News broke March 2 of the emergence of a new ultraconservative political coalition in Iran, indicating jostling for next year’s parliamentary elections.
Iranian journalist Saleh Meftah reported on Twitter two days later that a new coalition has emerged among members of the ultraconservative Paydari Party, which has the upper hand in the Iranian parliament. According to the report some 500 ultraconservative politicians took part in a meeting in Velenjak at a building where former President Mahmoud Ahmadinejad meets his aides.
The meeting was called by Roads and Housing Minister Mehrdad Bazrpash, a leading member of Paydari and at least two other Paydari leaders, firebrand cleric Mahmoud Nabavian who is known for his opposition to the 2015 nuclear deal and former populist presidential candidate Amir-Hossein Ghazizadeh Hashemi. They were seen close to Bazrpash at the meeting. Less prominent Paydari members such as controversial cleric Hamid Rasaei were also present.
Officially, the meeting was the first general assembly of a coalition named Sharian [Vein] which stands for the Persian acronym of the Strategic Network of Supporters of the Islamic Revolution. Critics said that Sharian was the rebranded version of Paydari [steadfastness] which has been discredited for its inaction in the parliament despite slogans of bringing about revolutionary changes in the country's current situation.
The economic and political situation has deteriorated so much since the hardliners took over both the parliament and the presidency that a re-branding is seen as necessary for maintaining power.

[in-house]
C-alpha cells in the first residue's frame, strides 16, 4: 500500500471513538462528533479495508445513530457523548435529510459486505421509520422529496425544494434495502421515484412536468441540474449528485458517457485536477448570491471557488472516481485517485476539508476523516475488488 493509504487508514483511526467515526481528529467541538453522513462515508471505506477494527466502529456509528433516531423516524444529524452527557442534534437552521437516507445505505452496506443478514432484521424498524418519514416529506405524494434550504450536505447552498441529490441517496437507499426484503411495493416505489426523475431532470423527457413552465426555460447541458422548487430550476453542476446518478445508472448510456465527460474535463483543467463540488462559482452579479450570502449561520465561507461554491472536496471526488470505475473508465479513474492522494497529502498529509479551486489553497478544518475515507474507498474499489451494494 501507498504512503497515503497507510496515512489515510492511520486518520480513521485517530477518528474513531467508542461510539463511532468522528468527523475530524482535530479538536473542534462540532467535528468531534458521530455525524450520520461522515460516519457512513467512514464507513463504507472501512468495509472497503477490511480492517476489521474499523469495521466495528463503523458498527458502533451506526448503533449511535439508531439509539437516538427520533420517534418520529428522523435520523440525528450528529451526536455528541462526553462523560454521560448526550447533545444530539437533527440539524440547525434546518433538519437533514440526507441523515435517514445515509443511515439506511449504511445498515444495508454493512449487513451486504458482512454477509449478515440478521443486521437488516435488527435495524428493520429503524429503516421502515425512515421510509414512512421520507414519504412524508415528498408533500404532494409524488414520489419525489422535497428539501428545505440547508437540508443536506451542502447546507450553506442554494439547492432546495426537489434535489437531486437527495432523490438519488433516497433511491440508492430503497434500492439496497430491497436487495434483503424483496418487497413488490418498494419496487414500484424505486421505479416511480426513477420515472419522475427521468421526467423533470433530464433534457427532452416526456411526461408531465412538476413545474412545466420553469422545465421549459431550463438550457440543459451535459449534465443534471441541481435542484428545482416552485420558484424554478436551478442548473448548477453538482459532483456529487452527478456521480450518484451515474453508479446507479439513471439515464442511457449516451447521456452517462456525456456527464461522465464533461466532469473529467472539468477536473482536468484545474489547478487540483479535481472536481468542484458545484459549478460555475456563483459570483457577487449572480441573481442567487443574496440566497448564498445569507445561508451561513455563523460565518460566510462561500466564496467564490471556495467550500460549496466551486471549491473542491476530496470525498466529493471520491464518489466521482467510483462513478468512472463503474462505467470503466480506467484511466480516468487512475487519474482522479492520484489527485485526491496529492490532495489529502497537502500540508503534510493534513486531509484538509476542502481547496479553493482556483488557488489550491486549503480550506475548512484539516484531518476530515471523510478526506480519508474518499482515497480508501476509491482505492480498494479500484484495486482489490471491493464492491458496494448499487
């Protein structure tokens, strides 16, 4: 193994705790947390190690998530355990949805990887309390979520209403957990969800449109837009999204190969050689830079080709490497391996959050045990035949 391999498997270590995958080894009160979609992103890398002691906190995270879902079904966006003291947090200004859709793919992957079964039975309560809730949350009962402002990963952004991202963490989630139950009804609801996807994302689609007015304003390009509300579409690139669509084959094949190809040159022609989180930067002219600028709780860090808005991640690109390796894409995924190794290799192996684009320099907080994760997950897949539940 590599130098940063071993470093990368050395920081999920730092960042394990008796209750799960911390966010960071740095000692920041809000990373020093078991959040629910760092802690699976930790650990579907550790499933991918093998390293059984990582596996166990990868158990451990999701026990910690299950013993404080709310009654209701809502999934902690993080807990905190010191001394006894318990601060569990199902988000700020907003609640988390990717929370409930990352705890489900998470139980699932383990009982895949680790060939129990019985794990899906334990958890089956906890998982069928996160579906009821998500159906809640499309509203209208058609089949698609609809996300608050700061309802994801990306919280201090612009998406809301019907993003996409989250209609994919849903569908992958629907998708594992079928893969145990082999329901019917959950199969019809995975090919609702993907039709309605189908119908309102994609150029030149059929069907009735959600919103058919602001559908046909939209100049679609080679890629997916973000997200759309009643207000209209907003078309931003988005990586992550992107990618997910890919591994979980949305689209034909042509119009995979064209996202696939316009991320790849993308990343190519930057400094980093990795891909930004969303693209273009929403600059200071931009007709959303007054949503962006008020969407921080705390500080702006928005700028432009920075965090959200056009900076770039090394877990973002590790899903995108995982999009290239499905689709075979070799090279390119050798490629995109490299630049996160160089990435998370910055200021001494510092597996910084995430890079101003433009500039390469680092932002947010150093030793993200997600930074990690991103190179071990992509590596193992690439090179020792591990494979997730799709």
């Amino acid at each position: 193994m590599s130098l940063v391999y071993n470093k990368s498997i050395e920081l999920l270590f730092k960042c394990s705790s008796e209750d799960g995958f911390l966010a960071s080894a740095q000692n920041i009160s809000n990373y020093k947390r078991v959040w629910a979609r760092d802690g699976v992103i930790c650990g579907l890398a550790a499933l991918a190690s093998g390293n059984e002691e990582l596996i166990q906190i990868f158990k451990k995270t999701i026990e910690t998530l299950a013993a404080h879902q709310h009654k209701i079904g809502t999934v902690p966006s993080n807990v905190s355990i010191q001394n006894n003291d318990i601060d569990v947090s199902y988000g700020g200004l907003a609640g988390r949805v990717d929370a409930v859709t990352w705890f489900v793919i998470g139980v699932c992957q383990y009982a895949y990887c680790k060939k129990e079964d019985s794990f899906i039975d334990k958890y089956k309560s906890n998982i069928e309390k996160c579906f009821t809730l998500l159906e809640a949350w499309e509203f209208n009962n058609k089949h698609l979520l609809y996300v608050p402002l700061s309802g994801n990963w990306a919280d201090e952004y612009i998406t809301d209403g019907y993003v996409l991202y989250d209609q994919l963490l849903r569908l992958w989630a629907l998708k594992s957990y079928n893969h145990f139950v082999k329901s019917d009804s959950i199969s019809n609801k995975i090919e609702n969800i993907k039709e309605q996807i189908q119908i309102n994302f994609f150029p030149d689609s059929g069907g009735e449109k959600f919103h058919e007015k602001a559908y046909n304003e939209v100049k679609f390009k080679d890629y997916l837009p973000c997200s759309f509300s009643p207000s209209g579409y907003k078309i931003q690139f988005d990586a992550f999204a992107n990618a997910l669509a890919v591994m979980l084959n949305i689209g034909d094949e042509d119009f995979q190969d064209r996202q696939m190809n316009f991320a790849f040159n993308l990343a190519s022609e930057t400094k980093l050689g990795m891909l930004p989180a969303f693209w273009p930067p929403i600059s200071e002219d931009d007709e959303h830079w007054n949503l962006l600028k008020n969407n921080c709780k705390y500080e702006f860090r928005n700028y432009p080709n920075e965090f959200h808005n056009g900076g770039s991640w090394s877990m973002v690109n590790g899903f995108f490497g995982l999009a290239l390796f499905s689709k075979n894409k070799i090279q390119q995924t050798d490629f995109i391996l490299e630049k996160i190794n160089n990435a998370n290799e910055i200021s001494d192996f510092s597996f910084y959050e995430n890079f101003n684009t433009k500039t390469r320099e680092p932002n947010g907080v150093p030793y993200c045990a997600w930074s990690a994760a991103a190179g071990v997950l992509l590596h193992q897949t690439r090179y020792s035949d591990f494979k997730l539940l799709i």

Moderate Rouydad24 news website observed that the large meeting by ultraconservatives was held while their political rivals, Iran's reformists seem generally not engaged with electoral politics.
It also teased the ultraconservatives who call themselves "revolutionaries" for holding their meeting at one of the most affluent neighborhoods of Tehran on the slopes of Alborz mountains, at a place higher than the blanket of smug suffocating the Iranian capital.
The coalitions leaders have said that the new group was born immediately after the 2021 presidential election that brought ultraconservative Ebrahim Raisi to power in the absence of any other serious candidate.
The official launching of the coalition coincided with similar events in the conservative camp including the introduction of another new coalition by Tehran's Mayor Alireza Zakani, labeled the "Society for the Revival of Islamic Revolution's Popular Institutions."
This comes while according to Rouydad24, it is highly unlikely that reformist groups and parties can get organized and geared up for the parliamentary elections in early 2024, even if Khamenei's Guardian Council gives them the go ahead to run.
Khamenei’s loyalists disqualified reformists en masse before the 2020 elections, which resulted in a low turnout race, which hardliners handily won.
The website said that reformists are so isolated that they appear to have lost their appetite for any political competition. Meanwhile, the recent resignation of the Chairman of Reform Front, the umbrella organization of Iran's reformist groups may have made it even more difficult for the reformist to think of competing in March 2024.
The emergence of the two hardliner coalitions also marks a divide among ultraconservatives. However, Zakani's around 20 coalition members cannot be compared to Bazrpash's 500 men.
During the weekend, conservative news website Nameh News Criticized Bazrpash for his early start to election campaigning and complained to Raisi about his behavior and asked the President whether he has allowed Bazrpash to take time off from the troubled administration to organize an electoral coalition. Raisi has so far not responded, but criticism of Bazrpash is not unprecedented as his rivals have accused him of getting his job based on fake academic credentials. They also charged that he has no executive experience for his role as a cabinet minister.
The critics asked Raisi isn't it better that his ministers focus on the country's problems? They have also asked about the financial resources for the party meeting.